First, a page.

Eating more meatless meals? Add in whole grains! What is millet? Find cooking tips and how to cook millet with a week's worth of recipes.

Weeknight Whole Grains: Make More Millet

Eating more meatless meals? Add in whole grains! What is millet? Find cooking tips and how to cook millet with a week's worth of recipes.

In preparation for my weeknight whole grains class, I partnered with Bob’s Red Mill. This is a sponsored post, but if you were to look at my glass jar lined pantry that’s been filled with Bob’s Red Mill whole grains for years, you’d know my obsession with their quality and whole grain offerings  is unsponsored. I’ve known the team at Bob’s Red Mill for years and am so glad almost a decade ago, my curiosity deepened as I got to see firsthand  at their plant the process of cutting grains or sifting them into large bags to later be siphoned into the ones you and I buy at the store. I interviewed Bob for a story back when the company was still privately held, before it had been given to its employees. I say this because, I trust them and will occasionally partner with companies I think are doing it right. I trust their products to be excellent because that’s the kind of guy he is and ship he runs (plus I love his spirit of welcoming others in, whether leading a marching band up Natural Products Expo West show aisles or at the Bob’s Red Mill plant where he and his assistant Nancy played pianos together as he sang).

Eating more meatless meals? Add in whole grains! What is millet? Find cooking tips and how to cook millet with a week's worth of recipes.

What is Millet

Millet is having a moment in the United States but you might be wondering what is millet and how do I cook millet? You’re not alone! In the past, in the U.S., this ancient seed has been more associated with birdseed but it’s been steadily shifting gears as a whole grain go-to for being gluten-free and its versatility.

And, the birds heard the word! This nutritious and versatile whole grain shouldn’t be just enjoyed by our feathered friends.

Did you know this whole grain comes from the same family as rice? In fact, this seeded grass has been called “a weed” that gets mistaken for rice.** But its nutritional profile is much more exciting than the humble rice grain (not that I’m going to stop eating rice). The Whole Grains Council names millet as the sixth most important whole grain in the world.****

Millet goes back almost 10,000 years to China and it has deep roots in several cultures around the world. You’ll see it mentioned in the singular as “millet” but also as “millets” and the seeds of these grass crops are what we eat. One thing I like about the “old becoming new” is an opportunity for open-minded eaters to try new-to-them foods that can become indispensable.

If you like quinoa but are looking vary things up and eat ingredients without as deep of a carbon footprint, consider millet. Did you know half of it grown in the U.S. comes from Colorado with South Dakota and Nebraska making up the remaining windfall?*****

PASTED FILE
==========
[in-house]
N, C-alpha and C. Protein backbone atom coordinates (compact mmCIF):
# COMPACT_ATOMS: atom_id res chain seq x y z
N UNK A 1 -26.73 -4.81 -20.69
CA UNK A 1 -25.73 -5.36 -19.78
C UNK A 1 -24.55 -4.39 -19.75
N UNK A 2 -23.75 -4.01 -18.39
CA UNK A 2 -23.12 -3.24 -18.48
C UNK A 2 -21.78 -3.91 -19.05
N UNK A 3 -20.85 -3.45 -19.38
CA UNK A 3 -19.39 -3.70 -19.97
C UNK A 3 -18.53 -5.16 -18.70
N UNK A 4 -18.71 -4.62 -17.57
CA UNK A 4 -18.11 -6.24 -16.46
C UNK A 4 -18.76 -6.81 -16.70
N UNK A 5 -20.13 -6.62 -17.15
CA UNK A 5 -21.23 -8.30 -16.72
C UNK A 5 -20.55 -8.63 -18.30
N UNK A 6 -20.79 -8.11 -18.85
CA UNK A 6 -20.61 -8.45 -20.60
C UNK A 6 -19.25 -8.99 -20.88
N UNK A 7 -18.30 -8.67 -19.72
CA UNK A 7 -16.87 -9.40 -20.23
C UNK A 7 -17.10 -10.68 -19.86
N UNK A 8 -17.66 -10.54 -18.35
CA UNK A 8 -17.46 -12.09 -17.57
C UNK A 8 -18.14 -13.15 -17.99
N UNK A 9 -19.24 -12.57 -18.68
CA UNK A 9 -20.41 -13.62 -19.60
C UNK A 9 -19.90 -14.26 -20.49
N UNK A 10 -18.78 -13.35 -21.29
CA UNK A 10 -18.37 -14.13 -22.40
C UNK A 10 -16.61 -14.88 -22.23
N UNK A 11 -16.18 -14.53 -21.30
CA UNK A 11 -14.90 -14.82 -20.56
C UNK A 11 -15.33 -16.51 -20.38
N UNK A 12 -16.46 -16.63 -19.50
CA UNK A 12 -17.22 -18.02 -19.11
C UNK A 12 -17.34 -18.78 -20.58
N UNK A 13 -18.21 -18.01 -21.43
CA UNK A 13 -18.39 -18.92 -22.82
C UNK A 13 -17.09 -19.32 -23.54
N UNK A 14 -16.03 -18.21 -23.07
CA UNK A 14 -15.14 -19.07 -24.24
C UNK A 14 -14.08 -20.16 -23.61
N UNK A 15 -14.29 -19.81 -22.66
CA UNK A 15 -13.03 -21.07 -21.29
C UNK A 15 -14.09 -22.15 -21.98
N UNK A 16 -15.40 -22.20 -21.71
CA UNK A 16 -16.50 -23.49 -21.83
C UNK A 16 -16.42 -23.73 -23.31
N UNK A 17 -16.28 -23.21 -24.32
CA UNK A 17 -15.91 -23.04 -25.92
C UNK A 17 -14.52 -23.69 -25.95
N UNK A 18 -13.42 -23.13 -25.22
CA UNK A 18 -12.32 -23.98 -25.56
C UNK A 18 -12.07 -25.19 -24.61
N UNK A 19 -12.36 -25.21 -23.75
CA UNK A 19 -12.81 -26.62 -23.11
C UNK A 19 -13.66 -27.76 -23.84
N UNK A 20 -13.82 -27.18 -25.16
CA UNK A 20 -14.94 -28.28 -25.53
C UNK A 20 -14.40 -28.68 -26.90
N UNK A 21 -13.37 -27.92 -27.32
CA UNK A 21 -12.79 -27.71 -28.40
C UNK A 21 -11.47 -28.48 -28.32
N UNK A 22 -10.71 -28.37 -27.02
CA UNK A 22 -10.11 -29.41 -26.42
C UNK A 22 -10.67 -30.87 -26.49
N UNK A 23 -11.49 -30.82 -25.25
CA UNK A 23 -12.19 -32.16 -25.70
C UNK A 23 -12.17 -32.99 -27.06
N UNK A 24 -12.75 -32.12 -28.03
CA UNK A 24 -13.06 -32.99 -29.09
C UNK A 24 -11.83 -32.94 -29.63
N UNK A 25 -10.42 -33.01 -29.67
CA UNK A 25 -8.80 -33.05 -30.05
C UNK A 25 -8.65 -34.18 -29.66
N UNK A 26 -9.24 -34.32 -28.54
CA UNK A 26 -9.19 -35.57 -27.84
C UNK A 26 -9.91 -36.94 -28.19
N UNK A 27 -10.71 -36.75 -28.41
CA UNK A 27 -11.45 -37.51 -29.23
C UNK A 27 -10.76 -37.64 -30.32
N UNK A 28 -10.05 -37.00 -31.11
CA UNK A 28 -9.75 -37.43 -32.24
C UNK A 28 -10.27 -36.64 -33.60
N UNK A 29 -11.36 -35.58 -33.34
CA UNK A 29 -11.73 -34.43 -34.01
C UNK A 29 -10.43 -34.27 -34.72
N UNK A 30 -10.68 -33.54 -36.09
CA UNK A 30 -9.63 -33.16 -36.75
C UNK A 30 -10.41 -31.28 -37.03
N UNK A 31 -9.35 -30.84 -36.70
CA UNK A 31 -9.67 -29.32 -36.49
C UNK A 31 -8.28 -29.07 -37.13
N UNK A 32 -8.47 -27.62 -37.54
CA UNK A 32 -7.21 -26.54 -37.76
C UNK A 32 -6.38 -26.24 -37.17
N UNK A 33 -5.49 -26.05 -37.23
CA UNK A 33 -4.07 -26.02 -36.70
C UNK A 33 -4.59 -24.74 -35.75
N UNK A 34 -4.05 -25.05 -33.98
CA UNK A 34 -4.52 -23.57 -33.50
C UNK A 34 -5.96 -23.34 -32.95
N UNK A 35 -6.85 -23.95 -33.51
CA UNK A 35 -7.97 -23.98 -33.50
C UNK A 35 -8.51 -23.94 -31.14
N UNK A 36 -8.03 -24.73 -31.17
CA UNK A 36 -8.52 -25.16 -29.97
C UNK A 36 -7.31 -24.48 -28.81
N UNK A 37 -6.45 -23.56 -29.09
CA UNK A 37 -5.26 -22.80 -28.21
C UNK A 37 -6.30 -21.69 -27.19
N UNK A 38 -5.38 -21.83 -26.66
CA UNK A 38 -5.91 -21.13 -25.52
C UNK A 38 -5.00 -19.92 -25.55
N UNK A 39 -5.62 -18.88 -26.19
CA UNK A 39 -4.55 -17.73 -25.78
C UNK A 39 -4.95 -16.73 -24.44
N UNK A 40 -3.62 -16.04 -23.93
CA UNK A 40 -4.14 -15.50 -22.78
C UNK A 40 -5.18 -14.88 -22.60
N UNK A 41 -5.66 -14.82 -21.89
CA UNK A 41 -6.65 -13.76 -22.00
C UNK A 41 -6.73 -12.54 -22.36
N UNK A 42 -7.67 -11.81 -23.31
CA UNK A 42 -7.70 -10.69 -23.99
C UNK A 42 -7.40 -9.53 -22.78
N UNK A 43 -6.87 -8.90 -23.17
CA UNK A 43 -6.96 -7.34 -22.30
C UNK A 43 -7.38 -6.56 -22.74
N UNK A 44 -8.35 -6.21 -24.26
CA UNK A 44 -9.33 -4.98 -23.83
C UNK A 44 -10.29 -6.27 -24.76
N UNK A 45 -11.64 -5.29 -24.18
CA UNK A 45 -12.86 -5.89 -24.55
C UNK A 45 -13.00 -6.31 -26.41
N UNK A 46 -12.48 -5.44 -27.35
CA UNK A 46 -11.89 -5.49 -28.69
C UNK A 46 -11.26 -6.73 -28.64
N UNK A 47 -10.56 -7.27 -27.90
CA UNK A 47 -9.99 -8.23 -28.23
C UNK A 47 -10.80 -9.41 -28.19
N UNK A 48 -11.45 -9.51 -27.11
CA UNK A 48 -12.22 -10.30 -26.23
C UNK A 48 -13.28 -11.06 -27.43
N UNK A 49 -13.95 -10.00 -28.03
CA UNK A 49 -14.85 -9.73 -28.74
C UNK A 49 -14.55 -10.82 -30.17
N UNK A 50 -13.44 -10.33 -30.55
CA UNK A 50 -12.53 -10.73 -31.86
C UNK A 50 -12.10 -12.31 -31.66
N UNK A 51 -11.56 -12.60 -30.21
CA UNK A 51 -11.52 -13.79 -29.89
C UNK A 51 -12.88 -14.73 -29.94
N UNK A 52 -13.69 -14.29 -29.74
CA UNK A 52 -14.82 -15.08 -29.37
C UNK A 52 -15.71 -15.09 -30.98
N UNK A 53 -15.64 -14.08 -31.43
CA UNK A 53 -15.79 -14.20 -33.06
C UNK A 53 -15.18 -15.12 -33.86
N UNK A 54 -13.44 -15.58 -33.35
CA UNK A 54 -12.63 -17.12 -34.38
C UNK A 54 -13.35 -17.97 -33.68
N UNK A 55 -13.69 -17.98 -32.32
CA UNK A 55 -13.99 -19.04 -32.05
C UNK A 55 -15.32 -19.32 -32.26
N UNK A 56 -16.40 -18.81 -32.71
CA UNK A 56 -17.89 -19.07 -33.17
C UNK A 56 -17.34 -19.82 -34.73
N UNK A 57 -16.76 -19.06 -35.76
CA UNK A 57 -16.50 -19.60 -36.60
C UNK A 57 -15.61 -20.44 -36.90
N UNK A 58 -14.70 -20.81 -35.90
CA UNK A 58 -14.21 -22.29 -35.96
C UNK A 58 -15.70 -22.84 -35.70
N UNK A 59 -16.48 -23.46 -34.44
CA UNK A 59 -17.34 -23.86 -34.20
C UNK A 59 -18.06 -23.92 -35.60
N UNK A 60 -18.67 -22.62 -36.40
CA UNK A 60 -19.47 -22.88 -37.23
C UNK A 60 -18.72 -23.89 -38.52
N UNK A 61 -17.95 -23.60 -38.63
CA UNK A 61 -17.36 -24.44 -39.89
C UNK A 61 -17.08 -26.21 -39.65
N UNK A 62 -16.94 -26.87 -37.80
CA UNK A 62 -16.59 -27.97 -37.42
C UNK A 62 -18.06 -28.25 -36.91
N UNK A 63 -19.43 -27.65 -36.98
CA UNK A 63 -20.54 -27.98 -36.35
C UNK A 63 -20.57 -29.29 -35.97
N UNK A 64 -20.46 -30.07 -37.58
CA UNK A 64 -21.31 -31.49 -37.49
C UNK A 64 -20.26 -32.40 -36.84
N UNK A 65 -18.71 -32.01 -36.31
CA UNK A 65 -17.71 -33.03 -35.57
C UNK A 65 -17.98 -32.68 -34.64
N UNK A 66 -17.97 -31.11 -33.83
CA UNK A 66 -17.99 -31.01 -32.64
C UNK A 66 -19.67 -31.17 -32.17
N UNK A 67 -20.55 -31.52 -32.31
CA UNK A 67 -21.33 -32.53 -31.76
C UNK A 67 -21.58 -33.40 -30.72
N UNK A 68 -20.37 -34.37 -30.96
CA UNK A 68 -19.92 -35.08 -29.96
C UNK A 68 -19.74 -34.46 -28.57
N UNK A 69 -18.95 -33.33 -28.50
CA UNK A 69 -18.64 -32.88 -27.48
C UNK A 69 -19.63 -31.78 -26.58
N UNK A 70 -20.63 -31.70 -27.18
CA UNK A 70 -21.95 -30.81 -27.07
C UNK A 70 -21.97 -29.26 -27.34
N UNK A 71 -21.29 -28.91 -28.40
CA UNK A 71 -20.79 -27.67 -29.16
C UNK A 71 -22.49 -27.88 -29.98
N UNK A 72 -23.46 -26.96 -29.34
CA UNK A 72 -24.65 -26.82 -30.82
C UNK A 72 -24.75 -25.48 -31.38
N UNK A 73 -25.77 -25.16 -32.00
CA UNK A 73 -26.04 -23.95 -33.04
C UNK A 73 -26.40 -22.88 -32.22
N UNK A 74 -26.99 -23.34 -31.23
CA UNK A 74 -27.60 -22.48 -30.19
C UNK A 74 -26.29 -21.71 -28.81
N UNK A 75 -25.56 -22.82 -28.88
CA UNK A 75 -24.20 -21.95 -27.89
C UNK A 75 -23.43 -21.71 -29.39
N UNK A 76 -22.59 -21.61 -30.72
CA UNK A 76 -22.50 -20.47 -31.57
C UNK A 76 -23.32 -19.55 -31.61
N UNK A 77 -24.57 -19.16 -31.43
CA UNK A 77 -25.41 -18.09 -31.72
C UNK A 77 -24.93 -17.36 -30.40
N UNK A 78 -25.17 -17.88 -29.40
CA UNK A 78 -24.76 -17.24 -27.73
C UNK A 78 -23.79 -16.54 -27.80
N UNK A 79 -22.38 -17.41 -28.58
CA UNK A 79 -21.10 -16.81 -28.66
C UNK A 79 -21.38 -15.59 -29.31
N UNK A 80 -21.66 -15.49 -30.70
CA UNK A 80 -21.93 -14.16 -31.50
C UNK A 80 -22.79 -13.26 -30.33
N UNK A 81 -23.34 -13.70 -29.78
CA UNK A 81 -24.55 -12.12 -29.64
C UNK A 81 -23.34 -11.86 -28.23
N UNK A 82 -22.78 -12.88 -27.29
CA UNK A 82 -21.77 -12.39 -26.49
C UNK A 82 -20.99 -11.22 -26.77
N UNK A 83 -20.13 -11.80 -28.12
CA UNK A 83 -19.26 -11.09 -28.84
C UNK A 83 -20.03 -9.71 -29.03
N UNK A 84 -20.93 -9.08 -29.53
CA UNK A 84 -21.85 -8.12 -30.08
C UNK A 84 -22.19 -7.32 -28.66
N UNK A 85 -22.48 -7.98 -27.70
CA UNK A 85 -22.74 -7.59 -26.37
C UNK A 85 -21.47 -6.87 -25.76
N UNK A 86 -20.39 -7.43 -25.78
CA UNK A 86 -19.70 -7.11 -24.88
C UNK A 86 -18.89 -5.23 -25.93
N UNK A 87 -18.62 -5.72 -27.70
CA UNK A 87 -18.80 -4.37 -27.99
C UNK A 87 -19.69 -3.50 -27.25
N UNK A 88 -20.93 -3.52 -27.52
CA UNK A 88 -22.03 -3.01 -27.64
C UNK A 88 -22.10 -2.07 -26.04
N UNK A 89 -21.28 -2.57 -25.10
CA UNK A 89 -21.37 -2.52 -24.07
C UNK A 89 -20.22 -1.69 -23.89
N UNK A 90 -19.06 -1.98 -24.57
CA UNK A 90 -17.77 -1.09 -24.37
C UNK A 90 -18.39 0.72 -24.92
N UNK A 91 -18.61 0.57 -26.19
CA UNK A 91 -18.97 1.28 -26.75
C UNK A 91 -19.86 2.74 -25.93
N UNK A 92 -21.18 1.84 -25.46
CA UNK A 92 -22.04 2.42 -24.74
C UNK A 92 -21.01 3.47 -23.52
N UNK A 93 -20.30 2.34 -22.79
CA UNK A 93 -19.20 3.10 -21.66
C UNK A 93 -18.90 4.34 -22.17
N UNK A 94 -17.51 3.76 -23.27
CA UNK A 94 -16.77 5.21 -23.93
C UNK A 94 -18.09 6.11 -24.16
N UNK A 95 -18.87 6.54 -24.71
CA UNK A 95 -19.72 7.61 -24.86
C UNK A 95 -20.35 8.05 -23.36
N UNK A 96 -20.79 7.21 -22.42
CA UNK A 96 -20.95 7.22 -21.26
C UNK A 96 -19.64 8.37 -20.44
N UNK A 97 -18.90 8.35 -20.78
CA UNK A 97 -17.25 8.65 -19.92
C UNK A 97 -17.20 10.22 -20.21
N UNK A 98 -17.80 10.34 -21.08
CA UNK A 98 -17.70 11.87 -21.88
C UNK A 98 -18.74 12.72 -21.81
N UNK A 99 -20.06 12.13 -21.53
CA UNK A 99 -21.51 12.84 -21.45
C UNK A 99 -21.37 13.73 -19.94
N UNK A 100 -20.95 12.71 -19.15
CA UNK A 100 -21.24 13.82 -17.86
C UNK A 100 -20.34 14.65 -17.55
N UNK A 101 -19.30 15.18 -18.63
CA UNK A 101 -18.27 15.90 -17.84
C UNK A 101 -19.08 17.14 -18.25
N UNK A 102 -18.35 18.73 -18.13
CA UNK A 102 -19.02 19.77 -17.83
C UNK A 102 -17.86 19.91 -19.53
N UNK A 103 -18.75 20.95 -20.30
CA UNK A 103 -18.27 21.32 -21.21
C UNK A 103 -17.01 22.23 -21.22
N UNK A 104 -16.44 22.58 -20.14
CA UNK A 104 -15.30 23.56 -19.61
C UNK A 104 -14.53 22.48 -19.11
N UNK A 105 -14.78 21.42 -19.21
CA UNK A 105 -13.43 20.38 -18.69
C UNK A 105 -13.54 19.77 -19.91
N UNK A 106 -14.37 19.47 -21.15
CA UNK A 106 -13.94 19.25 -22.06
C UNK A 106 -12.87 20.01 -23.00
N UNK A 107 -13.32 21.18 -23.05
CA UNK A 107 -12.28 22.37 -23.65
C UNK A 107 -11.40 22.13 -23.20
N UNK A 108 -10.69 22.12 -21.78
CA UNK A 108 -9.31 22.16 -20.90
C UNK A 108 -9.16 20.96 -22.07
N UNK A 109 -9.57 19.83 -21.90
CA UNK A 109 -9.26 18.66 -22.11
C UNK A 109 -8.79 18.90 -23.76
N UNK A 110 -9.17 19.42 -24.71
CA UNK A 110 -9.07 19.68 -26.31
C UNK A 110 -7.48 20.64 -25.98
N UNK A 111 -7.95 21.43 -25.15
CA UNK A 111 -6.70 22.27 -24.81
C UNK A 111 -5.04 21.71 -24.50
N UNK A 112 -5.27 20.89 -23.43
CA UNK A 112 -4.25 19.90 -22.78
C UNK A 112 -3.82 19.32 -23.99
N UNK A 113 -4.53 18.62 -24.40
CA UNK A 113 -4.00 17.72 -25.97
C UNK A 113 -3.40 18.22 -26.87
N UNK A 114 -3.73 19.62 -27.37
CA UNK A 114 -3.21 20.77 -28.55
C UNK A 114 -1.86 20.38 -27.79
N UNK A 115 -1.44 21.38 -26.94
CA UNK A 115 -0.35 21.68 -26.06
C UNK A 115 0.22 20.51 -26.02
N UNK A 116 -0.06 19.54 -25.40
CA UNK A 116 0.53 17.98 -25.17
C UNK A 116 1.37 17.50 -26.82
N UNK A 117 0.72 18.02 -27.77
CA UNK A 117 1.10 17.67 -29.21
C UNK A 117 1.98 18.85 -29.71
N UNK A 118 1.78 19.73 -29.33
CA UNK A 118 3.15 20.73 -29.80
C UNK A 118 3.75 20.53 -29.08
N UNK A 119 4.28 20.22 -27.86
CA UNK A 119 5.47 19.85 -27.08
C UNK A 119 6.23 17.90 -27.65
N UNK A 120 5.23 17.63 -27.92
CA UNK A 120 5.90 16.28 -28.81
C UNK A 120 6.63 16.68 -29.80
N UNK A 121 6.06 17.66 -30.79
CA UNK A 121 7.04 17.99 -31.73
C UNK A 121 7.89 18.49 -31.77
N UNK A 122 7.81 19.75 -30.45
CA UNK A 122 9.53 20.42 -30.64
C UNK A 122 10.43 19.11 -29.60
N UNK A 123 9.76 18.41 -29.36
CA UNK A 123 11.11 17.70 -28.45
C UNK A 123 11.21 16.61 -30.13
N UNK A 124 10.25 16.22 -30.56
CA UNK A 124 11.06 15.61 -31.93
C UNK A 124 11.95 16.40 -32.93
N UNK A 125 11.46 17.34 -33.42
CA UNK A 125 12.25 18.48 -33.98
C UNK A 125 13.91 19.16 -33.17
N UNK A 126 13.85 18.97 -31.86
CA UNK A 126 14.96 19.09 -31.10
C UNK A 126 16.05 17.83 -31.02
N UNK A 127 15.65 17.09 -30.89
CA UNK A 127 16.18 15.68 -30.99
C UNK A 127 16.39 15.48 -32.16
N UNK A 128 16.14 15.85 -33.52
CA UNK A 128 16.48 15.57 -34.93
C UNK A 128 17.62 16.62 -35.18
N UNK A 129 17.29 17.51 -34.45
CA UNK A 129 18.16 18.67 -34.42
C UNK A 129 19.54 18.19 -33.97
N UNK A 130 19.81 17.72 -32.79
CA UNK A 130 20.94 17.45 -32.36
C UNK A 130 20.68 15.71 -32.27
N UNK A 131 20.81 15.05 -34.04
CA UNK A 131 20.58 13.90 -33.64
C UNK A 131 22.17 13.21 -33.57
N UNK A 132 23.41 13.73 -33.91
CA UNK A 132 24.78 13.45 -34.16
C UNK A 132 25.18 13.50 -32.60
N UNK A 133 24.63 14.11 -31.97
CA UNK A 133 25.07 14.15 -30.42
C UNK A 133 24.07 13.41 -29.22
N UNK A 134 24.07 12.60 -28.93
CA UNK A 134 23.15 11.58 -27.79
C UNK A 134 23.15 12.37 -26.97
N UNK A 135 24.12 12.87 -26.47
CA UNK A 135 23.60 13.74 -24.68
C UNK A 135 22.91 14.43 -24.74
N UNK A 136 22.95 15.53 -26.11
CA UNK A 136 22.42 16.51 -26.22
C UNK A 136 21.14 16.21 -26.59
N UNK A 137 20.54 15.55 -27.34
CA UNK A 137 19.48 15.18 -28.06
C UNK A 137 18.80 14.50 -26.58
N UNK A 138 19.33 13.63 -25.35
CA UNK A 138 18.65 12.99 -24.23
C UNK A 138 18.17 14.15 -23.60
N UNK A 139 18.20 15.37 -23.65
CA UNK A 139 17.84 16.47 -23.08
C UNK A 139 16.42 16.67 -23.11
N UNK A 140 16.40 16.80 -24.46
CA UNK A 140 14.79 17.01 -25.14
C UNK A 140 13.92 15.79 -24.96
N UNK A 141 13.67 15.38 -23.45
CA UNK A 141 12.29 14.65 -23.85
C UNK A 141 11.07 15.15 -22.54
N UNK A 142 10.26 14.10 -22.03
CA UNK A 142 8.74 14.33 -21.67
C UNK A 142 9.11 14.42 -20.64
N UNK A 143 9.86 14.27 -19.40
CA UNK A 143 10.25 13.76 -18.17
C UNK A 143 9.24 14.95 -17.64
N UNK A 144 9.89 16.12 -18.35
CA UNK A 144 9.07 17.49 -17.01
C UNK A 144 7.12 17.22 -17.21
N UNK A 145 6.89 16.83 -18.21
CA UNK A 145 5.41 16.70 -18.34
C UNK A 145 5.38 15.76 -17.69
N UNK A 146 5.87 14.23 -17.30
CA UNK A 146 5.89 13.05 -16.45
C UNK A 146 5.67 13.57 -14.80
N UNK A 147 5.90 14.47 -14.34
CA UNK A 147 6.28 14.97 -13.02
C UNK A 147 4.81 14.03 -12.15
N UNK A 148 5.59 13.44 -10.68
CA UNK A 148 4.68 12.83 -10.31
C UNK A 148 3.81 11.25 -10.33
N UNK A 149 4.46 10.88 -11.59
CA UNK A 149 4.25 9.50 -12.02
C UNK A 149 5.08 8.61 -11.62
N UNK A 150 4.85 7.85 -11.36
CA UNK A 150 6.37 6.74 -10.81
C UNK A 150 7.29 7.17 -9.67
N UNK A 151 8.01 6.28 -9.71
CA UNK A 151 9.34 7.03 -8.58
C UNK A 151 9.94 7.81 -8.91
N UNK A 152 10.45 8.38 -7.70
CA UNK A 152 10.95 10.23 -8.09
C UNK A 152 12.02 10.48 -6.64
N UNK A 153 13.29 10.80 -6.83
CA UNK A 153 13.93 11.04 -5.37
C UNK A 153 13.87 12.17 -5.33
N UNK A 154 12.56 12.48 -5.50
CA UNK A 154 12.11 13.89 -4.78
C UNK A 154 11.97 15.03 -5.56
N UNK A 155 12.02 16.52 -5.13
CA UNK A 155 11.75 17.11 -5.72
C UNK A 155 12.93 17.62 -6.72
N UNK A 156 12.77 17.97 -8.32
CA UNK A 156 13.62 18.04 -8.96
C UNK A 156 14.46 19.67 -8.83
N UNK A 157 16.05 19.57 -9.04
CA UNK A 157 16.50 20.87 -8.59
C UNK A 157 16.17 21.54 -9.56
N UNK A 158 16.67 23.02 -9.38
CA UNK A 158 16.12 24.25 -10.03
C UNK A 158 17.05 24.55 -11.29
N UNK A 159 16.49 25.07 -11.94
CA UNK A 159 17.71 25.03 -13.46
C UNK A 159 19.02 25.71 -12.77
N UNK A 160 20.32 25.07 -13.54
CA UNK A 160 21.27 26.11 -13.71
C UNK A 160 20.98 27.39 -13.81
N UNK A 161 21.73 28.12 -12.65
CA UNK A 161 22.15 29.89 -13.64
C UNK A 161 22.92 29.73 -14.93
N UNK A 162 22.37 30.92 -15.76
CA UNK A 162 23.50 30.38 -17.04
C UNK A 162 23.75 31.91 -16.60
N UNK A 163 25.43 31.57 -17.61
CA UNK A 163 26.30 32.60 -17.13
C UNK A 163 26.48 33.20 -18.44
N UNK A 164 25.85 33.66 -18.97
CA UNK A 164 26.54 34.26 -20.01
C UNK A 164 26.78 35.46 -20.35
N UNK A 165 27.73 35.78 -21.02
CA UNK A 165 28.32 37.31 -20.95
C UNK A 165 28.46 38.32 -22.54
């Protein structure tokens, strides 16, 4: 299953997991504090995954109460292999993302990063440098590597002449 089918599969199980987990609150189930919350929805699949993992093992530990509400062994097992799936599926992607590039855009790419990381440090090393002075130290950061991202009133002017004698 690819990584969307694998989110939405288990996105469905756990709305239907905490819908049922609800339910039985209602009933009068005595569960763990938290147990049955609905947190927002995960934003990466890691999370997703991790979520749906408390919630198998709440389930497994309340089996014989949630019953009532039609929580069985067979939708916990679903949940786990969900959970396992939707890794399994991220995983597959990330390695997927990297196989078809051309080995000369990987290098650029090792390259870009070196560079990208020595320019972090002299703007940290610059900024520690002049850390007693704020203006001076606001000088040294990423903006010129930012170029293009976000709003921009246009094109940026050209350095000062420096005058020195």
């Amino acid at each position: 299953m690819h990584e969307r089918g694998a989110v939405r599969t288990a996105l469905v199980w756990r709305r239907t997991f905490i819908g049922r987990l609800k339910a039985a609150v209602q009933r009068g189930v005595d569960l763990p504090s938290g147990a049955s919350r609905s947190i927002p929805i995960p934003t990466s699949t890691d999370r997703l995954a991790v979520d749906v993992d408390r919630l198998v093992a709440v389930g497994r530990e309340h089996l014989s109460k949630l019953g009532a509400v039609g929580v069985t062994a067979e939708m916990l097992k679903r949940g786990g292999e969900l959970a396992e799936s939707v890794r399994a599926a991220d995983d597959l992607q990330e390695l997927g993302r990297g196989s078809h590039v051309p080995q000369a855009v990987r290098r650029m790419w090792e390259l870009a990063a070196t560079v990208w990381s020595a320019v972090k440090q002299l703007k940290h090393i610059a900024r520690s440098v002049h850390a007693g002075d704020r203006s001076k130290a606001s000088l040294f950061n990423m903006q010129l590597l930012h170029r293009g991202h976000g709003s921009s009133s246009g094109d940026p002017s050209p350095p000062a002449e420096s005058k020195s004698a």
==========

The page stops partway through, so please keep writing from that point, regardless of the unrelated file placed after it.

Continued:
I’m pretty sure you will fall hard for it especially when you see the variety of ways in how to cook millet!

Quite possibly my favorite thing about it is how the flavor can swing sweet or savory with a mild nuttiness that also reminds me ever so subtly of corn.

Millet Nutrition

Did you know that millet is alkaline? That’s an interesting detail if you’re looking for foods that are not acidic (which let’s face it most of the foods we eat in the standard American diet veer more toward acid-producing). It also means it’s easier to digest.***

Unlike amaranth with its excellent protein properties, millet is a good source of protein and excellent source of fiber. It is also high in antioxidants, magnesium and potassium.

This brings me to a larger point about it that I will preface with saying I am not a doctor or RD, nor do I play one on television. Like anything else you eat, variety is key.

But Can I Eat It: Is It Gluten-Free

Millet is naturally gluten-free.

Eating more meatless meals? Add in whole grains! What is millet? Find cooking tips and how to cook millet with a week's worth of recipes.

Cooking Millet Around the World

You can find millet as a common ingredient in Africa, South Asia, and China. In fact, India produces the most millet (almost 11 tons in 2017), followed by a large swath of a gap by Nigeria, Niger, and China.******

When we hear about millet in the United States, typically the kind being referenced is the pearl variety, but other types exist, including proso, foxtail, and finger. Check out a photo of the different types up close and where they are harvested. Millet is a staple in a number of cultures. But first, it had its roots in China.


Lord of the millet has a certain ring to it, doesn’t it? Millet goes back 4000 years to China where an archeologist team found evidence of it as the binder for noodles!

At one time, millet had a central place at the table during the Xia and Shang dynasties (2070-1046 BC) in Northern China. One of the leaders even bore the aforementioned moniker.

Later on, rice and wheat became more prevalent and it took on more of an outlier role, but is starting to see a resurgence. If you look at the Mandarin language, you’ll find evidence of millet’s importance too.**